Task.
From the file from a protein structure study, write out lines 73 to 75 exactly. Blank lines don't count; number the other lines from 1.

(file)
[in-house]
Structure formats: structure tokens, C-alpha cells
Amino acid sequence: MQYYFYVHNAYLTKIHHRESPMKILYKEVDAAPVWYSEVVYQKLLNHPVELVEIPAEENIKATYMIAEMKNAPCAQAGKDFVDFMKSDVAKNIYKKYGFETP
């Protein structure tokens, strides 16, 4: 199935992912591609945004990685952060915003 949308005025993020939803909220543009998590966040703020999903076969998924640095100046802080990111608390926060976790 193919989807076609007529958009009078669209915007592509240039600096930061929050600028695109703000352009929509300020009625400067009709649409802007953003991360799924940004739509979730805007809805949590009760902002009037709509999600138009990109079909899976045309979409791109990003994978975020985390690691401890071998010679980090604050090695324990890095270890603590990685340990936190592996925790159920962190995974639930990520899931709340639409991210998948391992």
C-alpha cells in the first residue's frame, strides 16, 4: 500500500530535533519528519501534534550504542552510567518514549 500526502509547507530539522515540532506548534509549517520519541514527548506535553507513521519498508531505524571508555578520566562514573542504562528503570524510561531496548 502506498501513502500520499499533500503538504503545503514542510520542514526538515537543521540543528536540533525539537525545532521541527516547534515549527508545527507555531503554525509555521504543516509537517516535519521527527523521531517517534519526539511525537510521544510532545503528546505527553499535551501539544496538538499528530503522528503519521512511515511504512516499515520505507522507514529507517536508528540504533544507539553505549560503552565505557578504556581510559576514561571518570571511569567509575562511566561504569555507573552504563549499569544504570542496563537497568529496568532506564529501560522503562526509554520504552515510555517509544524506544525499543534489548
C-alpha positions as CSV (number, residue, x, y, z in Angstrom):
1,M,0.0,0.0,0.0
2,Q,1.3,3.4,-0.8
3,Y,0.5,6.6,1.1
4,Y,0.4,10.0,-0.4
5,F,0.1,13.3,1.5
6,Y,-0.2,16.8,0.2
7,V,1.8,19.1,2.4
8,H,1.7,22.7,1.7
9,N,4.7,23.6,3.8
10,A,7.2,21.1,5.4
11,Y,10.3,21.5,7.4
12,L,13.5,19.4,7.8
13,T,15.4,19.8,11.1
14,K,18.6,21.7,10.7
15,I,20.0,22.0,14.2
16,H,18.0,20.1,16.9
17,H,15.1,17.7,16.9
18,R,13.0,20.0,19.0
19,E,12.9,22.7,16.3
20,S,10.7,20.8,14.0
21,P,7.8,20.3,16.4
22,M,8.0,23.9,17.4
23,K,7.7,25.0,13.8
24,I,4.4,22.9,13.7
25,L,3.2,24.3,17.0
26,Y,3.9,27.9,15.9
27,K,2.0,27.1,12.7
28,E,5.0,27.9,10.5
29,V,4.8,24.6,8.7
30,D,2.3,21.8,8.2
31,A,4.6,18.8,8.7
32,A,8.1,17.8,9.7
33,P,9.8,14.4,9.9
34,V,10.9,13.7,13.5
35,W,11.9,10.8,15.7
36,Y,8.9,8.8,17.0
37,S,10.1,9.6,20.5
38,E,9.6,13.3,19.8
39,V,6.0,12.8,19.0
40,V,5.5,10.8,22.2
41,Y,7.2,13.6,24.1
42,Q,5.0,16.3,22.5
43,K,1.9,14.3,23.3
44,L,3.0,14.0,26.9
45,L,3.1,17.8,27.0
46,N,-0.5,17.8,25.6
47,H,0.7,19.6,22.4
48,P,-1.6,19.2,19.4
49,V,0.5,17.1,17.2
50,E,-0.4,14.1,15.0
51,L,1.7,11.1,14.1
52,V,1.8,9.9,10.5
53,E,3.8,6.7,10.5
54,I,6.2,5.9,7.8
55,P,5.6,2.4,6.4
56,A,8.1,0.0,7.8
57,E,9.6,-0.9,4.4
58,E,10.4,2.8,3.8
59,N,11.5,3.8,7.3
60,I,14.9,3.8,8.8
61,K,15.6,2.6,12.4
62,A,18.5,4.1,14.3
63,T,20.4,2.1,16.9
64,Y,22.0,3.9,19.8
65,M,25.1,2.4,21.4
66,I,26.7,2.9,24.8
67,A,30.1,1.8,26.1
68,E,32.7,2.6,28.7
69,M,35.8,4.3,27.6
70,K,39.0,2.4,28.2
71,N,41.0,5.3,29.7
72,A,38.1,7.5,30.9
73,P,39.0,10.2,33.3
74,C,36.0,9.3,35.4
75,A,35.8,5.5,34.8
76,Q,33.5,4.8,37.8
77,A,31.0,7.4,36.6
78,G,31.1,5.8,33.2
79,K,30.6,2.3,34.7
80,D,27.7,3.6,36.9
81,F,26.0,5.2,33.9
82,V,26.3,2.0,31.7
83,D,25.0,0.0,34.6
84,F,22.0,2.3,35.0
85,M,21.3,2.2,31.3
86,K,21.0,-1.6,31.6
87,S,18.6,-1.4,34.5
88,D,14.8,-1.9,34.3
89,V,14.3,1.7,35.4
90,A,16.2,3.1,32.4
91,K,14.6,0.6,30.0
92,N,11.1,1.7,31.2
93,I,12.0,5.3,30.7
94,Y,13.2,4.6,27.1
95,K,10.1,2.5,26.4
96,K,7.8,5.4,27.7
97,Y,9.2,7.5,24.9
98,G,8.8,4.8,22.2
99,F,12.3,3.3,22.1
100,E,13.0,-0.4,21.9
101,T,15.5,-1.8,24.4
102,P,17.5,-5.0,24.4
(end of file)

67,A,30.1,1.8,26.1
68,E,32.7,2.6,28.7
69,M,35.8,4.3,27.6